Apple has long been associated with education - partly because Apple made moves in that direction very early on, partly because Apple's perceived ease of use, again early on, appealed to teachers both to learn on themselves and then, in turn, as a platform they could teach to students.
Even in far away New Zealand, educators at schools, universities and polytechs were (and still are) strong Apple users, and various support networks have existed over the years to foster this. iPads aren't the cheapest tablets, but they still increased the profile of Apple in education. They're cheaper and more portable than MacBooks and, with the Retina versions, both more readable and more powerful.
Apple has sold 10 million iPads to schools around the world, and some New Zealand schools at both ends of the decile rankings have gone all-iPad, or in some cases have launched agnostic bring-your-own-device regimes. Of course, the New Zealand example pales into insignificance compared to rollouts like that of the Los Angeles Unified School District, which did a US$30 million deal with Apple last year to equip 35,000 students across 47 schools with iPads.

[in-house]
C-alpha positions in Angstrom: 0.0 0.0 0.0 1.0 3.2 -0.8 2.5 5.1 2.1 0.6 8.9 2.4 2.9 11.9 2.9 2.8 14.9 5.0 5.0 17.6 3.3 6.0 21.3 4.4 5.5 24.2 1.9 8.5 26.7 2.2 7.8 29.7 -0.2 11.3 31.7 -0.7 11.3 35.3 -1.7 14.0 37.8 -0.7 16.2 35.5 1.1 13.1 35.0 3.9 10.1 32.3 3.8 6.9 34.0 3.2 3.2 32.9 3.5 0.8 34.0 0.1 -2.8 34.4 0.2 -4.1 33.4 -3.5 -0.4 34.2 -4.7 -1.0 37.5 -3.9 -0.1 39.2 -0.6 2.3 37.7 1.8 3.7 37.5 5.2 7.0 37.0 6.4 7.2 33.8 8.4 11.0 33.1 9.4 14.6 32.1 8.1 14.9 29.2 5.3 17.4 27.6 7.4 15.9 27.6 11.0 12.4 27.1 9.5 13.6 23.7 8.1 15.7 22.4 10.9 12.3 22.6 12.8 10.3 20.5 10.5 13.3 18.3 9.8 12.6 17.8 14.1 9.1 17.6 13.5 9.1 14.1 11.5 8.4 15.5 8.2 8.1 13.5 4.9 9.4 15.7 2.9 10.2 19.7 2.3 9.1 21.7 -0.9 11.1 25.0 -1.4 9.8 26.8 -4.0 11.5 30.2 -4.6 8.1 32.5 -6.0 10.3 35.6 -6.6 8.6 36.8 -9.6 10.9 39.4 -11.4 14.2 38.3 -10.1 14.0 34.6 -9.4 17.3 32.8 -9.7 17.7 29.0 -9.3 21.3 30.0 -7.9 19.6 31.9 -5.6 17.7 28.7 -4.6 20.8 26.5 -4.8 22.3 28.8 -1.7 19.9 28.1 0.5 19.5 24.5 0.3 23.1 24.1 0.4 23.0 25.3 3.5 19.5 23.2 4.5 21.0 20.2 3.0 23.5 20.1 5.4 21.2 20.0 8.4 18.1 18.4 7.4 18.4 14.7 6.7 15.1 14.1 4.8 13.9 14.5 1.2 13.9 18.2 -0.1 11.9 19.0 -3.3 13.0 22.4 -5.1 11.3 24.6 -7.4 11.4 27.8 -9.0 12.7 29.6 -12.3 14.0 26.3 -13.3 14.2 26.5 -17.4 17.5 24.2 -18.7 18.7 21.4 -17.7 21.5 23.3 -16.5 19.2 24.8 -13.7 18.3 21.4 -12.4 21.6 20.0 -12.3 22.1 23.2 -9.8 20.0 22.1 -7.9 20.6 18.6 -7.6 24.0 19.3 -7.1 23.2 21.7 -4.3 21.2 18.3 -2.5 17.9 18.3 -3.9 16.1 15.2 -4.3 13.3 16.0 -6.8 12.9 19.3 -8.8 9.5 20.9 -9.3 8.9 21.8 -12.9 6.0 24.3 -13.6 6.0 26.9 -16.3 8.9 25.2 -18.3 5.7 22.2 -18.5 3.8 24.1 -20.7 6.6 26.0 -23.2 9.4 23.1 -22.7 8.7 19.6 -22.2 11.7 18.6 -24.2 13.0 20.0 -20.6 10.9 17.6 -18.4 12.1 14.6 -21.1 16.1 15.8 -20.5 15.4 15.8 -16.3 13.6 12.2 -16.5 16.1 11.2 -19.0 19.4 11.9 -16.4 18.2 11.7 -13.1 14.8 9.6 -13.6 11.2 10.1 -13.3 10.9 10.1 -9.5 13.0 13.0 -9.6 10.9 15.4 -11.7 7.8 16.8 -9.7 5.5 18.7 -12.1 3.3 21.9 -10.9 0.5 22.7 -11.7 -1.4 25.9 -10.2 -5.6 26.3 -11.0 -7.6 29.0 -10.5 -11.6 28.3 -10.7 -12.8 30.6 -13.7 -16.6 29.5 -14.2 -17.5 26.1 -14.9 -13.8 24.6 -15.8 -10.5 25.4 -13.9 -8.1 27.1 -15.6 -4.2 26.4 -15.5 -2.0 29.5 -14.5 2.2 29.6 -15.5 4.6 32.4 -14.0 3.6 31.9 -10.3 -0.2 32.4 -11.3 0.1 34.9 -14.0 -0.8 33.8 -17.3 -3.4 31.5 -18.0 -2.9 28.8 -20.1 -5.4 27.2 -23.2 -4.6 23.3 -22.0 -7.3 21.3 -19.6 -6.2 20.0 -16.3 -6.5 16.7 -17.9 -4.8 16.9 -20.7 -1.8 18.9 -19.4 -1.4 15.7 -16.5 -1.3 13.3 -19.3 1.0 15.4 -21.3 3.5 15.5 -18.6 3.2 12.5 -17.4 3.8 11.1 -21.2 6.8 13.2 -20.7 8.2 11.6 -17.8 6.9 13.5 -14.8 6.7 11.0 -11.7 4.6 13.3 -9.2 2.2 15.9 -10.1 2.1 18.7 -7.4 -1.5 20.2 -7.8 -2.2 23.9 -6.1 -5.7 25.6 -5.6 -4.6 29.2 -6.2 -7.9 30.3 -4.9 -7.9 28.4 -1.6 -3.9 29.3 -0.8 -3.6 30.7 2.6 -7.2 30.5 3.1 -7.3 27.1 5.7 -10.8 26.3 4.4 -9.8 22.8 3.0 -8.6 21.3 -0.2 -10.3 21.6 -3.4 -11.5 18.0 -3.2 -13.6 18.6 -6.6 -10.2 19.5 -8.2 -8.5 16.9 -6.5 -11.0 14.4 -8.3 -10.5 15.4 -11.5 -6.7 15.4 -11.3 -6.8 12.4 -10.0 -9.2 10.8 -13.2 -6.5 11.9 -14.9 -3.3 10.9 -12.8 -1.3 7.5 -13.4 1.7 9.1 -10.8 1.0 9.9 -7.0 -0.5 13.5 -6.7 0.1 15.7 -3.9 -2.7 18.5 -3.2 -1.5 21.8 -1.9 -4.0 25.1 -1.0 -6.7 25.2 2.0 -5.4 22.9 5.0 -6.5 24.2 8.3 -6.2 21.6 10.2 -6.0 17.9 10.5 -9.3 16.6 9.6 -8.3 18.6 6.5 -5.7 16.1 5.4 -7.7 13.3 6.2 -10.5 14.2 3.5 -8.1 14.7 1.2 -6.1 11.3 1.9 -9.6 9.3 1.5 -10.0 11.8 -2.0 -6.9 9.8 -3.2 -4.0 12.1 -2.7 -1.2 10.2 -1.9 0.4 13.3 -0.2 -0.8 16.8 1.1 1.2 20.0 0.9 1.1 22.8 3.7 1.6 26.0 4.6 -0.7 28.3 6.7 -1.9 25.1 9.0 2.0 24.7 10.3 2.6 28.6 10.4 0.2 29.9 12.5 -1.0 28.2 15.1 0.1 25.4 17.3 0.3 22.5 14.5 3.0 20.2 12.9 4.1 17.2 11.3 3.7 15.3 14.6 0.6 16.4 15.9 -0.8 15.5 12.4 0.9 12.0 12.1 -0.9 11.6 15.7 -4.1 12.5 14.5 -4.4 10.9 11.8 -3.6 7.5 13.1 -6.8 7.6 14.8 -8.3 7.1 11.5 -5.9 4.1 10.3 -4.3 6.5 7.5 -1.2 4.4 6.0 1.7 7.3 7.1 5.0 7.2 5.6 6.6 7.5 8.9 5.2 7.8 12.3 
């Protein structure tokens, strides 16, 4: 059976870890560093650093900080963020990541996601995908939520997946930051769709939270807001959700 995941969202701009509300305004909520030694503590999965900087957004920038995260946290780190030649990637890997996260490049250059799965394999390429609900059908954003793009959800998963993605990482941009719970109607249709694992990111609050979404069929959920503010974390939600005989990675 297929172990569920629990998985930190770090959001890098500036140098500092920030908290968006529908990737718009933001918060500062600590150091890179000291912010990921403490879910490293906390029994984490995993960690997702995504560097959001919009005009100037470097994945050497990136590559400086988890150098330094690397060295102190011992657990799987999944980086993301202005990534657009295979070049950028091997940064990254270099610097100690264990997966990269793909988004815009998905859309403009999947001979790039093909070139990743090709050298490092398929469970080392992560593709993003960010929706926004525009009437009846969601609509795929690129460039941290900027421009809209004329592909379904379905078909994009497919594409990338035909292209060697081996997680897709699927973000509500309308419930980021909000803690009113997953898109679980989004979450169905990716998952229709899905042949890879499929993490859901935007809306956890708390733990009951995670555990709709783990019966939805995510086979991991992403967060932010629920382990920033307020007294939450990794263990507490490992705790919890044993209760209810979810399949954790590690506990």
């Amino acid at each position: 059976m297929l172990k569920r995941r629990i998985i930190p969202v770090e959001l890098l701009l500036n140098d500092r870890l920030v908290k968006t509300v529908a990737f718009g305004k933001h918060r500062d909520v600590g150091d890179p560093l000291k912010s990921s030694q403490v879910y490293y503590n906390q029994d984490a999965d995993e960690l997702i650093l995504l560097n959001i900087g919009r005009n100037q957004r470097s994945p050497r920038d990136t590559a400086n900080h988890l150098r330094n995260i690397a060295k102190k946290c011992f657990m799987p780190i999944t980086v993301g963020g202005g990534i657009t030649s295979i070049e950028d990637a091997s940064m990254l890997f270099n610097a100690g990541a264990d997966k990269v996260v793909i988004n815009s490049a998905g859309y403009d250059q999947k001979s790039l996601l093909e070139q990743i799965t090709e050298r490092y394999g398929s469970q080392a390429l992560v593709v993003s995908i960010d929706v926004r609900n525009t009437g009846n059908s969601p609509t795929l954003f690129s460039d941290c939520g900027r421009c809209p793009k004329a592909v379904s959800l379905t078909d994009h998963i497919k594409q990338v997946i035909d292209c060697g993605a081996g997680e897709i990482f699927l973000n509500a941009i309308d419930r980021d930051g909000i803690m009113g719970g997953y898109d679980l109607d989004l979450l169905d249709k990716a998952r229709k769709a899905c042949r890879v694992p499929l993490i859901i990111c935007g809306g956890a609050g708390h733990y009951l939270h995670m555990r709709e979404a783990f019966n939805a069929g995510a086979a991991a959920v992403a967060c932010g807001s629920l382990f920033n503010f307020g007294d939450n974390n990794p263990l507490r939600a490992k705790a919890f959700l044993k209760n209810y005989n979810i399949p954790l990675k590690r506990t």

iPads were approved by unanimous vote from the Board of Education which favoured Apple, contending that Apple offers the better product in the face of protestations from Microsoft to avoid a 'one-size-fits-all' solution. Partly the board pushed the acquisition along to accommodate impending state and federal computer-based testing of students.